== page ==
The unprecedented effort by the United States to win global support for an American-led war on terrorism has made dramatic headway since the Sept. 11 terrorist attacks, including offers of assistance from nations normally critical of Washington’s interventions abroad. But the broad campaign being contemplated by U.S. war planners — one that reaches far beyond Afghanistan — treads all over the vital interests of many of the coalition’s members.
HOLDING THE coalition together may prove impossible. Indeed, many nations that initially pledged support for the campaign may find themselves fighting on the other side, literally or rhetorically, before the war is over.
The number of civil wars, regional rivalries and big-power standoffs that crisscross the American coalition building effort will doom it to failure if “success” is defined as the creation of a coalition like the Allies in World War II, or even the Gulf War alliance. U.S. officials insist they are trying to avoid this trap.
In the words of Defense Secretary Donald Rumsfeld, what “we’re engaged in is something that is very, very different from World War II, Korea, Vietnam, the Gulf War, Kosovo, Bosnia — the kinds of things people think of when they use the word ‘war,’ or ‘campaign,’ or ‘conflict. ’”
The problem is that the U.S. military is built to fight wars much more like the ones Rumsfeld listed than the one he is launching, a fact the defense secretary himself pointed out when he took office a mere eight months ago.
BASES, INTELLIGENCE AND FRIENDS
If the long-term fight against terrorism is to succeed, it will require the cooperation of a large number of nations — some along for the whole ride, some acting only when their own narrower interests coincide with the United States. Even by this definition, the challenge facing American diplomats is awesome.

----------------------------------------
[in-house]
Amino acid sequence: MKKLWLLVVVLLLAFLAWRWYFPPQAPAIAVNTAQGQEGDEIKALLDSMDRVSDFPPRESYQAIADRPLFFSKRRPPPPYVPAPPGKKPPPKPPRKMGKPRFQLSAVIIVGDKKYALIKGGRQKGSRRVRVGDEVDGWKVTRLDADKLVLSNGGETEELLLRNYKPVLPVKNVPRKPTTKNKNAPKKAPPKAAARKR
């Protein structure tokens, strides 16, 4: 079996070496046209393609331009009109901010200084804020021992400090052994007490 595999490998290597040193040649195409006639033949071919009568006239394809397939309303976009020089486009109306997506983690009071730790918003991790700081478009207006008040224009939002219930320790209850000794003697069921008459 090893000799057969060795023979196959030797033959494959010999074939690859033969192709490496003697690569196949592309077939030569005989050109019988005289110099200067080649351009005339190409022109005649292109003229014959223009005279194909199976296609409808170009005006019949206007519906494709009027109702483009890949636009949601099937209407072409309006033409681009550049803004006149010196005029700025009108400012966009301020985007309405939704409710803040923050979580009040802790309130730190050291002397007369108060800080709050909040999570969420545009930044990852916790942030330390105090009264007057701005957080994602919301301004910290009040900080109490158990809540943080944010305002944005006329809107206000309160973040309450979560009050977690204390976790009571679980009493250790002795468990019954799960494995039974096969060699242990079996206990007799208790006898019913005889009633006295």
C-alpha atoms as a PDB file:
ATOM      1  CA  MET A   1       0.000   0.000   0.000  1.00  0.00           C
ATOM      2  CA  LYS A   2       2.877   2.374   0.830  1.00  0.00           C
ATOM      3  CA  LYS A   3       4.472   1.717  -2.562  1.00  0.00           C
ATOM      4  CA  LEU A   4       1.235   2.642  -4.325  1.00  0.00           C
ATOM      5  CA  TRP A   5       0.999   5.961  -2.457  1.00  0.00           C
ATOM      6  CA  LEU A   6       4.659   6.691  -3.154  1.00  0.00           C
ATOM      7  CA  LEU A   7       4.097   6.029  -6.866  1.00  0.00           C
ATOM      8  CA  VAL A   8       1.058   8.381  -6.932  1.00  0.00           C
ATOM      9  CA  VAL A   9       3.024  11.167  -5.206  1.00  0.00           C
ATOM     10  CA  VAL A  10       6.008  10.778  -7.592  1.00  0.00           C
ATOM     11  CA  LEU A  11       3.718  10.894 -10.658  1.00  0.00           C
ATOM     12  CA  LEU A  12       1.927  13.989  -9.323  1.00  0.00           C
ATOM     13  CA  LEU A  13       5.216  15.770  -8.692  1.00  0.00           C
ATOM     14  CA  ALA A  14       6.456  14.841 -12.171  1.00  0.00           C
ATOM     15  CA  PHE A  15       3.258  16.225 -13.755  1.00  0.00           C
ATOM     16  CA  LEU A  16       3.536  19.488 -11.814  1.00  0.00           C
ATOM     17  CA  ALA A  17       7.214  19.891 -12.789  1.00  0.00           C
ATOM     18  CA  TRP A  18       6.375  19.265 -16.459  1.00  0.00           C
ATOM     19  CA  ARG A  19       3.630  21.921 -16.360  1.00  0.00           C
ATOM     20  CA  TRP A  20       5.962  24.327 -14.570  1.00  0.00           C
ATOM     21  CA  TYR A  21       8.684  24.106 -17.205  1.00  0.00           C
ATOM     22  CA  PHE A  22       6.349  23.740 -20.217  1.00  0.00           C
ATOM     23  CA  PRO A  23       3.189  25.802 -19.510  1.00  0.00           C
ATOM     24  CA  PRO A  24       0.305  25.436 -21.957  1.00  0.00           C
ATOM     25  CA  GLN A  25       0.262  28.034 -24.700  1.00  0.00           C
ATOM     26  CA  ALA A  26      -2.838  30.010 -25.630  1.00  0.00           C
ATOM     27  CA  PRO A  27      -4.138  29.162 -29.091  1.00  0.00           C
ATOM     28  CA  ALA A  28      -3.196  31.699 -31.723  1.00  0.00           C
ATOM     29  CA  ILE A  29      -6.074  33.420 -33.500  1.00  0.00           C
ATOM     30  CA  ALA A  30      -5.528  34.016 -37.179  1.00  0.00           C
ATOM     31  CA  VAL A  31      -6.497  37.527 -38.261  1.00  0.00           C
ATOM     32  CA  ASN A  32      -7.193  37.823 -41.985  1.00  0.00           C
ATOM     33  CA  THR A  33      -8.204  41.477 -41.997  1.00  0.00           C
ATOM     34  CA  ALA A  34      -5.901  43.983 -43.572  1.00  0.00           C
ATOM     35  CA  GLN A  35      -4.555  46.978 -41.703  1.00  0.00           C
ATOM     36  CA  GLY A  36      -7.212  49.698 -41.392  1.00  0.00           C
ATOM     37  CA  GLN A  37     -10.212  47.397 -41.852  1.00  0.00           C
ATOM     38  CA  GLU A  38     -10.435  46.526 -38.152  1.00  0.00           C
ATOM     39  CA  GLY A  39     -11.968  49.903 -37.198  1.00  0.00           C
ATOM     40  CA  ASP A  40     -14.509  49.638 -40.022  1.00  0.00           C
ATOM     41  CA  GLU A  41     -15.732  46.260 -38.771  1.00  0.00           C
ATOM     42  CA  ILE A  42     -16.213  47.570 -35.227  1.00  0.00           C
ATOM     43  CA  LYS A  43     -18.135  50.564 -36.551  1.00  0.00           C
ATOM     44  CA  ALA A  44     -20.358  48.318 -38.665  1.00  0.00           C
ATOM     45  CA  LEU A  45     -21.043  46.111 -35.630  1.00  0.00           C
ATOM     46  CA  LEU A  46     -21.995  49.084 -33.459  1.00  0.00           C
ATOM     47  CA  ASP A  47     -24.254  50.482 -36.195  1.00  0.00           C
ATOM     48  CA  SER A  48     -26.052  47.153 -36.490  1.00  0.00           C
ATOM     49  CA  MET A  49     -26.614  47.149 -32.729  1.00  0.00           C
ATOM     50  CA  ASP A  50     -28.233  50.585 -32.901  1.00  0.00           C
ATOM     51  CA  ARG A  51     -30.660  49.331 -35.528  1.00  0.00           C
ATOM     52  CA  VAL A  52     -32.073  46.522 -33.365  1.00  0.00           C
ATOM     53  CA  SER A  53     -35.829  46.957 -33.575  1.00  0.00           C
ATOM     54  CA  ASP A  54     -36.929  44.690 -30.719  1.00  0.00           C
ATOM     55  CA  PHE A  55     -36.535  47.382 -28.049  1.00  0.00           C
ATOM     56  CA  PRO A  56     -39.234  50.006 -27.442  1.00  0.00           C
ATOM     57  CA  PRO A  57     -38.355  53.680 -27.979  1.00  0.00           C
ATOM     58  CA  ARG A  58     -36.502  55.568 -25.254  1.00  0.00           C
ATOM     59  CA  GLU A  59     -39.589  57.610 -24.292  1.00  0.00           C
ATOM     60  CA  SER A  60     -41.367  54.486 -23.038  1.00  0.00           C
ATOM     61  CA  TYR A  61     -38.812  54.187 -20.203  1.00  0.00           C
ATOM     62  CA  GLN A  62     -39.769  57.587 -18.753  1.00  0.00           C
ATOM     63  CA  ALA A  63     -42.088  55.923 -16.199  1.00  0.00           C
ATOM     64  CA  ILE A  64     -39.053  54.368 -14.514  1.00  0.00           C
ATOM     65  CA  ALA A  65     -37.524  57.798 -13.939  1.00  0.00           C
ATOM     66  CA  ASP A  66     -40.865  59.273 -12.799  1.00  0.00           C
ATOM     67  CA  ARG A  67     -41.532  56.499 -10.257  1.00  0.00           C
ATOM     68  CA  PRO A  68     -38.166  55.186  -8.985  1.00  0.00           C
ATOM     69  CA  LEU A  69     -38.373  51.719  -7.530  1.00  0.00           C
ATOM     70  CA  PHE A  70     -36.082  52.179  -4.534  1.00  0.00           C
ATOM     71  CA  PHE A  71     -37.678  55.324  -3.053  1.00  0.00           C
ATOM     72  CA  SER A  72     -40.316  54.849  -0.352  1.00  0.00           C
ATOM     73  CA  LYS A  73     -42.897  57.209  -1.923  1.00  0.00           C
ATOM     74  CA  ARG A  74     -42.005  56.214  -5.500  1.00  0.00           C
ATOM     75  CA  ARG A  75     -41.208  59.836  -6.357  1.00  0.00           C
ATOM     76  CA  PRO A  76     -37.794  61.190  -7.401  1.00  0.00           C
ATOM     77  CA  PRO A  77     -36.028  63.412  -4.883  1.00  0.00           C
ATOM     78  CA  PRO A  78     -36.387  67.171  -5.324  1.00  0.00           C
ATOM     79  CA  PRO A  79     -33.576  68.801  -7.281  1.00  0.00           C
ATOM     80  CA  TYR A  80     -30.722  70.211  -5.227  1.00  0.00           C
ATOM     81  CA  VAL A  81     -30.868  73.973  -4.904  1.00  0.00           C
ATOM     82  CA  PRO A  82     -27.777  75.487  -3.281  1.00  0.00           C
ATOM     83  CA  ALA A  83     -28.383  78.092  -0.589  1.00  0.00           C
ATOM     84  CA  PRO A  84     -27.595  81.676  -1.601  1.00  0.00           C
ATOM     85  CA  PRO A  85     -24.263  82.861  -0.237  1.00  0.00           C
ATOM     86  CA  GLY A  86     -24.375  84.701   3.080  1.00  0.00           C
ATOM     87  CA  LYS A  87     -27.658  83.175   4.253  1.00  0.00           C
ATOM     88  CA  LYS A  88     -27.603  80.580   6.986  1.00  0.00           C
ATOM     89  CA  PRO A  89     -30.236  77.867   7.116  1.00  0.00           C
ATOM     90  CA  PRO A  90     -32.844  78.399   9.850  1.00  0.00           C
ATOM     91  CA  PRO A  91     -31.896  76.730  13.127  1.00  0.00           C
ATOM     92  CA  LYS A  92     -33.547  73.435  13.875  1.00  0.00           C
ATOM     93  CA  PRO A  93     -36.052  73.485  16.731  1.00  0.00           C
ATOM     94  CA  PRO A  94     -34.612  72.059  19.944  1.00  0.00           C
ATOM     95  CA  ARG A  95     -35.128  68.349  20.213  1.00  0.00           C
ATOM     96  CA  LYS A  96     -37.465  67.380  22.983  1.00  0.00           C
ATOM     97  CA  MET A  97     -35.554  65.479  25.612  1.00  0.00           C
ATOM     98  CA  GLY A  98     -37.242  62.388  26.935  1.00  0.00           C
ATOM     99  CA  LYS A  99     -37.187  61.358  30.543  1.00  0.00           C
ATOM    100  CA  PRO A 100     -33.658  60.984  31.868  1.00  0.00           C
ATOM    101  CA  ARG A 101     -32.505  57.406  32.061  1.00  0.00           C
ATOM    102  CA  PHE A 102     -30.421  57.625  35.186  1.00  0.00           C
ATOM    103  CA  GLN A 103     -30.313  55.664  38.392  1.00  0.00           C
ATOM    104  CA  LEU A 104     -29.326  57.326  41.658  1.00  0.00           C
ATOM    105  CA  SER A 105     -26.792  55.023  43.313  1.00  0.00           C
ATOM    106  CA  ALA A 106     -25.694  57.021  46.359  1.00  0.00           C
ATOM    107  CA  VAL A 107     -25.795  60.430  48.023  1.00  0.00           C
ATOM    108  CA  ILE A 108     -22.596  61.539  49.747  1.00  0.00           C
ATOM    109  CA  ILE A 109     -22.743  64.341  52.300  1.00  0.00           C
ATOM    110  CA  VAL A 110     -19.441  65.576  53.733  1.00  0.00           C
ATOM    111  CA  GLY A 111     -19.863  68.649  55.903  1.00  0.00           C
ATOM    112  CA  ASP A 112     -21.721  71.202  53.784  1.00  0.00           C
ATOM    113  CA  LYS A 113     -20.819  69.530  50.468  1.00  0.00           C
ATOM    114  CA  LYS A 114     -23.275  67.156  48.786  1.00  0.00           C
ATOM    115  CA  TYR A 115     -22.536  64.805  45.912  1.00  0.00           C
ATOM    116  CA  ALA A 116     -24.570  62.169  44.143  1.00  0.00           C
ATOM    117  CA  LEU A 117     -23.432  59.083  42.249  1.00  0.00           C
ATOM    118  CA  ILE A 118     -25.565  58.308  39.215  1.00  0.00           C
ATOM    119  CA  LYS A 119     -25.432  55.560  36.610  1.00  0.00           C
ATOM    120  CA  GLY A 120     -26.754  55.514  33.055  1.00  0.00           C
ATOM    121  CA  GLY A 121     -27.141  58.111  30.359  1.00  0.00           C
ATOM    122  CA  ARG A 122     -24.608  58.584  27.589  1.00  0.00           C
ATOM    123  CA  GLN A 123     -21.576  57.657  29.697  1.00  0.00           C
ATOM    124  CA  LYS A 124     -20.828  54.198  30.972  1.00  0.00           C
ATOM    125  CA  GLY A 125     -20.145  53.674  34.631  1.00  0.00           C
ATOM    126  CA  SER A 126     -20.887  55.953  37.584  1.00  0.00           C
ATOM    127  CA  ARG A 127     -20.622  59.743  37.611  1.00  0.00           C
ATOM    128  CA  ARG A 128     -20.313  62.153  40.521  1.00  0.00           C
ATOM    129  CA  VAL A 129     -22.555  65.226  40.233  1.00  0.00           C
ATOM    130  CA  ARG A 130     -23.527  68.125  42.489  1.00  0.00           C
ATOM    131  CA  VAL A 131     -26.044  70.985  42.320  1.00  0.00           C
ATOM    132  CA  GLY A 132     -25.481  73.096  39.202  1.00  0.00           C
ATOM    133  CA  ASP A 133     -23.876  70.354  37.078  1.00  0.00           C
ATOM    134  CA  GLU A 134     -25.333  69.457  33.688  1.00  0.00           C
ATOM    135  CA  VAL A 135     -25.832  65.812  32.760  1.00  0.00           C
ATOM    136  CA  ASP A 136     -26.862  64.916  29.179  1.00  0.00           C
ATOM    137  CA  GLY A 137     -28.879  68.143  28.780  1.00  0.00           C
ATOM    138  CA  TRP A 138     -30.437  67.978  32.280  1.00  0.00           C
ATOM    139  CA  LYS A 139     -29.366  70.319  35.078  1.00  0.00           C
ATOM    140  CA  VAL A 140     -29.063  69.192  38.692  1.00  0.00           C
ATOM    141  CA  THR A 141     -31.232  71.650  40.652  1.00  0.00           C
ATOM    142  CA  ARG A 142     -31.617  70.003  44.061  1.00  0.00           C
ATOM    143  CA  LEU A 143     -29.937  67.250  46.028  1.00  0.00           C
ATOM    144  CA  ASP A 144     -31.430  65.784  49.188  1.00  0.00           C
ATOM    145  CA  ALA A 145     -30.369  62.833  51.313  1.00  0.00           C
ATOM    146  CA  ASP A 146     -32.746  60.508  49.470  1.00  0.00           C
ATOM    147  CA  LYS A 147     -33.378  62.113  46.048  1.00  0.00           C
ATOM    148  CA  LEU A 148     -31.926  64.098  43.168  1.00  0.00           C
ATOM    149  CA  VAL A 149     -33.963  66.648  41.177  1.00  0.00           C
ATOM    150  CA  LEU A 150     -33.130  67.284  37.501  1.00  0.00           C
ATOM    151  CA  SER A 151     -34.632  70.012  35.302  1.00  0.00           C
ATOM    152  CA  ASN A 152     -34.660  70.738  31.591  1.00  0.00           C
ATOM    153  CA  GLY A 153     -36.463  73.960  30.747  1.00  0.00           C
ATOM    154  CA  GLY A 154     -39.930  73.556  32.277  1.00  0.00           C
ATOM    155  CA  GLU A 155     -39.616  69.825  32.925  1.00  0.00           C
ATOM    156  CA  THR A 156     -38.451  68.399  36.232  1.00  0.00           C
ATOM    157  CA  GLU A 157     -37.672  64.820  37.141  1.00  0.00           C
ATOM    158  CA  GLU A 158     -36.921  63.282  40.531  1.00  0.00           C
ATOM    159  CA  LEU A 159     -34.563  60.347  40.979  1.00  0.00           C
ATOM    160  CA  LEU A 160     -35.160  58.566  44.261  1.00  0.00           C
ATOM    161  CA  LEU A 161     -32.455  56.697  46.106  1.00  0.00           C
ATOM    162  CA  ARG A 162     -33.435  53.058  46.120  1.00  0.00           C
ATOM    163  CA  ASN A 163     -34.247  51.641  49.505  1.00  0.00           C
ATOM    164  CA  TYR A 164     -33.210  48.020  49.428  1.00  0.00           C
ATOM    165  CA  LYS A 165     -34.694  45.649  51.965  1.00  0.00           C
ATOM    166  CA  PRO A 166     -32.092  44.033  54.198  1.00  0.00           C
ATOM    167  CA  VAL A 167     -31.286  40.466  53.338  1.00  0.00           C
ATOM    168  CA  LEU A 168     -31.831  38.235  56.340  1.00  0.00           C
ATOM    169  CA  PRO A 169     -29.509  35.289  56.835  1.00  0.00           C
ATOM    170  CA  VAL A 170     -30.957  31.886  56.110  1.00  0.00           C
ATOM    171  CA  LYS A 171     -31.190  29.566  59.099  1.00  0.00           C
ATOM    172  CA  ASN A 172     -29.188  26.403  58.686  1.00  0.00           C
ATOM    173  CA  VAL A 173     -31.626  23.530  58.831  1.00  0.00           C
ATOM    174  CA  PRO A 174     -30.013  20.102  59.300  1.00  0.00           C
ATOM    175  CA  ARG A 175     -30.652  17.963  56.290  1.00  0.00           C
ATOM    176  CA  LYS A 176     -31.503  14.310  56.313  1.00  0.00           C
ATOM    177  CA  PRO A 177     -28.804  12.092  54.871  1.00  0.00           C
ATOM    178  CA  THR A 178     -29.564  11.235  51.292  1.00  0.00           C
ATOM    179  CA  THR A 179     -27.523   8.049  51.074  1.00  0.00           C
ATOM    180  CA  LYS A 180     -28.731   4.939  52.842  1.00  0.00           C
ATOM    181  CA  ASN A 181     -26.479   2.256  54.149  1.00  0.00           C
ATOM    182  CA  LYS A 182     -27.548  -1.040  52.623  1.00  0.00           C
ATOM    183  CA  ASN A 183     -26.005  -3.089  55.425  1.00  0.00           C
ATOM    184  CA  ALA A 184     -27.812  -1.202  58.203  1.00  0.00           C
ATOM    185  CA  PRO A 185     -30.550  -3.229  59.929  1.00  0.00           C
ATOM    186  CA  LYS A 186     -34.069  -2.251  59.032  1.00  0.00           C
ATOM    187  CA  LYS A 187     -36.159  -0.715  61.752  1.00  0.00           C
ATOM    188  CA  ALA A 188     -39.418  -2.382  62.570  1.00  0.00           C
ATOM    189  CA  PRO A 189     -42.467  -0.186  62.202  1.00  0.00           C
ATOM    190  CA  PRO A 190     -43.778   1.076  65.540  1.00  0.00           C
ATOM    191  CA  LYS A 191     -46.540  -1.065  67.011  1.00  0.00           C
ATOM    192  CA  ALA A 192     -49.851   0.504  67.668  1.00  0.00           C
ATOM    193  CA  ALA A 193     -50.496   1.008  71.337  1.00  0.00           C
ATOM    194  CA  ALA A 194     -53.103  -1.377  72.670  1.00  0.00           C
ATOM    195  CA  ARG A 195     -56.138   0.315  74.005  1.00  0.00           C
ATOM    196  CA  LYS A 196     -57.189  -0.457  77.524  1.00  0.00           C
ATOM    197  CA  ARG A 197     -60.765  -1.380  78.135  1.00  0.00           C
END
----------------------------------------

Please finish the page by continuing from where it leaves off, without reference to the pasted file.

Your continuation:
For a select group of nations, the mobilization of America’s massive resources is being viewed as a turning point in history. Among them are Britain, India, Uzbekistan, Germany, Turkey and Israel. Each is painfully aware of how difficult it is to battle terrorists, and view a truly global fight as the only way to snuff terrorism out.
For instance, in India, a rethinking of its longstanding aversion to close ties with Washington was under way before the terrorist attacks on New York and the Pentagon — in part because the United States and India share suspicions of China, and because India is loathe to see America resume its close ties with arch rival Pakistan.
The day after the Sept. 11 attack, India broke all precedent by saying American retaliation against the Taliban would not only be justified, but could be launched from Indian air bases if need be. India suspects bin Laden of helping train the pro-Pakistani guerrillas who infiltrate its portion of Kashmir and regularly murder entire villages.
‘WE’RE WITH YOU, SORT OF’
For many other states, among them Russia, Pakistan, Tajikistan, France, China, Saudi Arabia and Egypt, a different calculus appears to be at work. All suffer from terrorism within their borders - in the case of Pakistan, Tajikistan and Egypt, the terrorism is severe and destabilizing. But their interest in the U.S.-led coalition is qualified. The Saudis, Tajiks and Egyptians fear for their own domestic security if there is an Islamic backlash. The Chinese, battling their own Muslim separatist movement in the far western province of Xinjiang, are reluctant to give America carte blanche for any military action after the U.S. missile strike that destroyed its embassy in Belgrade in 1999.
More subtly vacillating is France. While the French genuinely mourn for the loss of life in New York and Washington, Paris has spent the past five years warning the United States that its own behavior abroad would bring trouble: snubbing international agreements and organizations, playing down the importance of NATO and other partners, intervening in conflicts without the will to put its own troops on the ground. Ever resentful of its own loss of global clout, France sees its overriding national interest as insisting that America not take unilateral action.